Thursday, September 23, 2010

Mine at Invisible-Exports

In the group show, Mine, several artists respond to bodily assault. Self-portrait “headshots” of the artists as they deal with bodily trauma are a means for conveying the implications of their experiences.

For Hannah Wilke, illness morphed her body from a tool—whose image she often intentionally tinkered with in her work—to a new self outwardly redefined by lymphoma treatment. Three sets of triptych photos taken at different stages of Wilke’s disease show her body transforming outside her control. For Bob Flanagan (working with Sheree Rose), the slow agony of cystic fibrosis meant a lifetime of physical suffering. Pain is wall-sized mosaic of closely cropped photos showing Flanagan’s face portraying a spectrum of pain. Pinned up with hypodermic needles and taken over a period of 11 years, they almost overwhelm the small gallery. For Jana Leo, rape resulted in a loss of self and a sensation that she was defined by the experience. In Frozen Memory, she manipulates an earlier self-portrait (titled After) to express her feeling of dissolution. She replicates the image and adds layers, giving the appearance that she is trapped beneath a sheet of ice progressively obscuring her face.

The gallery literature specifies that two definitions of the show title are significant. Referring firstly to “mine” as possession, in this case the artist’s possession of their body and subsequently its damage, and secondly to “mine” as a hidden bomb, a metaphor for the means of said damage. A third definition of “mine”—a tunnel dug to extract something of value—is applicable as well. The artists responded to suffering by cathartically transforming the experience into something of value for themselves and the viewer.


  1. The highly emotional and traumatic events that spawned these works made this show difficult to navigate. As you said, the artists responded to their suffering by "cathartically transforming" their experiences into art that forces the viewer to consider the pain through which the works were created. For me, this show was successful because of its unrelenting confrontation of the awful situations faced by each artist. Yes, the pieces are disturbing, but they are tenacious in their direct refusal to gloss over the horrific events that can disrupt our lives.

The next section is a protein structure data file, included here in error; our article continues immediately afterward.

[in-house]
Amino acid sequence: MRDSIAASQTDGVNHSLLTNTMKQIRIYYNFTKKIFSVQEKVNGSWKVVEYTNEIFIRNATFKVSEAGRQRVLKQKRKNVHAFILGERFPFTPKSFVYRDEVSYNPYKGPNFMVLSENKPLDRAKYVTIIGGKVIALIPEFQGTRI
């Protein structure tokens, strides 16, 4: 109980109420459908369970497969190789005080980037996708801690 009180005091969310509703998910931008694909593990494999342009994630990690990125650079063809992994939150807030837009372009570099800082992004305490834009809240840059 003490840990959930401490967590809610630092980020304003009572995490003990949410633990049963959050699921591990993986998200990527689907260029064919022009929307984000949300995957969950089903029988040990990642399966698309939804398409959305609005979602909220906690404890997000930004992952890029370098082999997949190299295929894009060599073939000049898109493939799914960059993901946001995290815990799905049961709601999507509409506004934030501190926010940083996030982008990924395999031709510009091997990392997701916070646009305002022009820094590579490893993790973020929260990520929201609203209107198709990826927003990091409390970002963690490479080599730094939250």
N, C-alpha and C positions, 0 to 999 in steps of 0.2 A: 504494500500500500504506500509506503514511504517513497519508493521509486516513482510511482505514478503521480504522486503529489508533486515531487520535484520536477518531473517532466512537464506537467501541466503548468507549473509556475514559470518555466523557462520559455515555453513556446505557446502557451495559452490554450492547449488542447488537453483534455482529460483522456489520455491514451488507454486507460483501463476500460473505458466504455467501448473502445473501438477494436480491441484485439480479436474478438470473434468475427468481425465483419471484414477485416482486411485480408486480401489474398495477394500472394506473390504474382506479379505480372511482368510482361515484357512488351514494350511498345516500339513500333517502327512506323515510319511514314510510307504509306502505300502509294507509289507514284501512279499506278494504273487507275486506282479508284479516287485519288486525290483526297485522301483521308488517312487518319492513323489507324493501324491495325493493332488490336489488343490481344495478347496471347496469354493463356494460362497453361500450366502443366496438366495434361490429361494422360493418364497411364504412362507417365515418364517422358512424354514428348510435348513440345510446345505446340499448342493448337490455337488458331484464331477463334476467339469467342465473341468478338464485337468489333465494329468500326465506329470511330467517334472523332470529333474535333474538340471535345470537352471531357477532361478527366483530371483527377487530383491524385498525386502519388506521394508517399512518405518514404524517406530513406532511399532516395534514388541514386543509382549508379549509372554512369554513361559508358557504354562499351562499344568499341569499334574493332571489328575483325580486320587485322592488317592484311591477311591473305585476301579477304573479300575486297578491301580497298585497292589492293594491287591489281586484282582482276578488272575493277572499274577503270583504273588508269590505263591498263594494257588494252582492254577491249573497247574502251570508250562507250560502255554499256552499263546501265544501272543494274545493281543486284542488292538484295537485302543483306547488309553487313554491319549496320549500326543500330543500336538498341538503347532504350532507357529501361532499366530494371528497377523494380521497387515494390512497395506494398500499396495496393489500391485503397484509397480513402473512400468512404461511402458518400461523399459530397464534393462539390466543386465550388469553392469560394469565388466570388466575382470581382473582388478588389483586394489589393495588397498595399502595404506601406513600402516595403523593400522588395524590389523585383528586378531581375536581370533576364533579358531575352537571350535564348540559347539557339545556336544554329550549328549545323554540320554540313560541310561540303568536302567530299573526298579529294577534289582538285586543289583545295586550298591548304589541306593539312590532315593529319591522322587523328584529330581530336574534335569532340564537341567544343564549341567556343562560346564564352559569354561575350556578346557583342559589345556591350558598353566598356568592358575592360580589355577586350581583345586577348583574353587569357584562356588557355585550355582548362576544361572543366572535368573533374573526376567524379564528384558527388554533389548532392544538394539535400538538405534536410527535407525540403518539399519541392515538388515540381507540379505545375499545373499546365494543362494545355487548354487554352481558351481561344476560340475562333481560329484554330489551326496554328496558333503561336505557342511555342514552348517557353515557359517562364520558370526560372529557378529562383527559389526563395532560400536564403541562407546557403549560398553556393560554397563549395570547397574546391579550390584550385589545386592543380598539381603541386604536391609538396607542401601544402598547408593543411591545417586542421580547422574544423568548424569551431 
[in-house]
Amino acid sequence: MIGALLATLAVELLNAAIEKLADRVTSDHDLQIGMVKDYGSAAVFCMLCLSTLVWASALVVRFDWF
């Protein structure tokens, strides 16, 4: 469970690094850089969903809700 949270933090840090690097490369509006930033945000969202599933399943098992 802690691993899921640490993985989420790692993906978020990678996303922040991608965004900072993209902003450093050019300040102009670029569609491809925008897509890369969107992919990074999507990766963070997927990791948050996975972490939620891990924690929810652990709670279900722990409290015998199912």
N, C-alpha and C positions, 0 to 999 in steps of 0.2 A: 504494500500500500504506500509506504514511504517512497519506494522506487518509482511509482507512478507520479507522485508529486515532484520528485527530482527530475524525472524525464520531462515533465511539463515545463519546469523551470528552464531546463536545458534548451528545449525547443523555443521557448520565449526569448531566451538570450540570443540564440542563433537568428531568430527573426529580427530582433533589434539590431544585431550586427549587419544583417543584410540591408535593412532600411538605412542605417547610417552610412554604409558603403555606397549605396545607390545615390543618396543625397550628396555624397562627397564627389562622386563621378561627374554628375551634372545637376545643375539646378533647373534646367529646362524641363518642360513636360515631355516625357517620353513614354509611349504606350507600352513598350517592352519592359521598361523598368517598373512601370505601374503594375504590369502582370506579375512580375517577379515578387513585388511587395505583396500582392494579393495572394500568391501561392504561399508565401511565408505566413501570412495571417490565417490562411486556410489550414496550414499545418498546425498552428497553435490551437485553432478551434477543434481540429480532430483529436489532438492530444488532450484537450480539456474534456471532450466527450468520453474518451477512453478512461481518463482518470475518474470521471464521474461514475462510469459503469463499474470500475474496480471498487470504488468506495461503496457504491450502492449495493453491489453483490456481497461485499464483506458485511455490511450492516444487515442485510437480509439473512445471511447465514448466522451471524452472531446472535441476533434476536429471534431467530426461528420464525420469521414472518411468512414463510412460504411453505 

2. While I think that all three definitions of the show "Mine," it as a tunnel, it as a hidden bomb, and it as a possession, are effective I don't think that reiterating the gallery's text is helpful as a piece of criticism.

    Hannah Wilke's self portraits do of course show her body transforming "out of her control" but what I think is more striking is the contrast between her suffering and the pop-esque coloration of the photos. Similarly I think it would have been helpful to talk about the affect of Bob Flanagans photo mosaic rather than only describing it physically. Perhaps out of the context of the show the facial expressions would seem more ambiguous - ranging from pain to ecstasy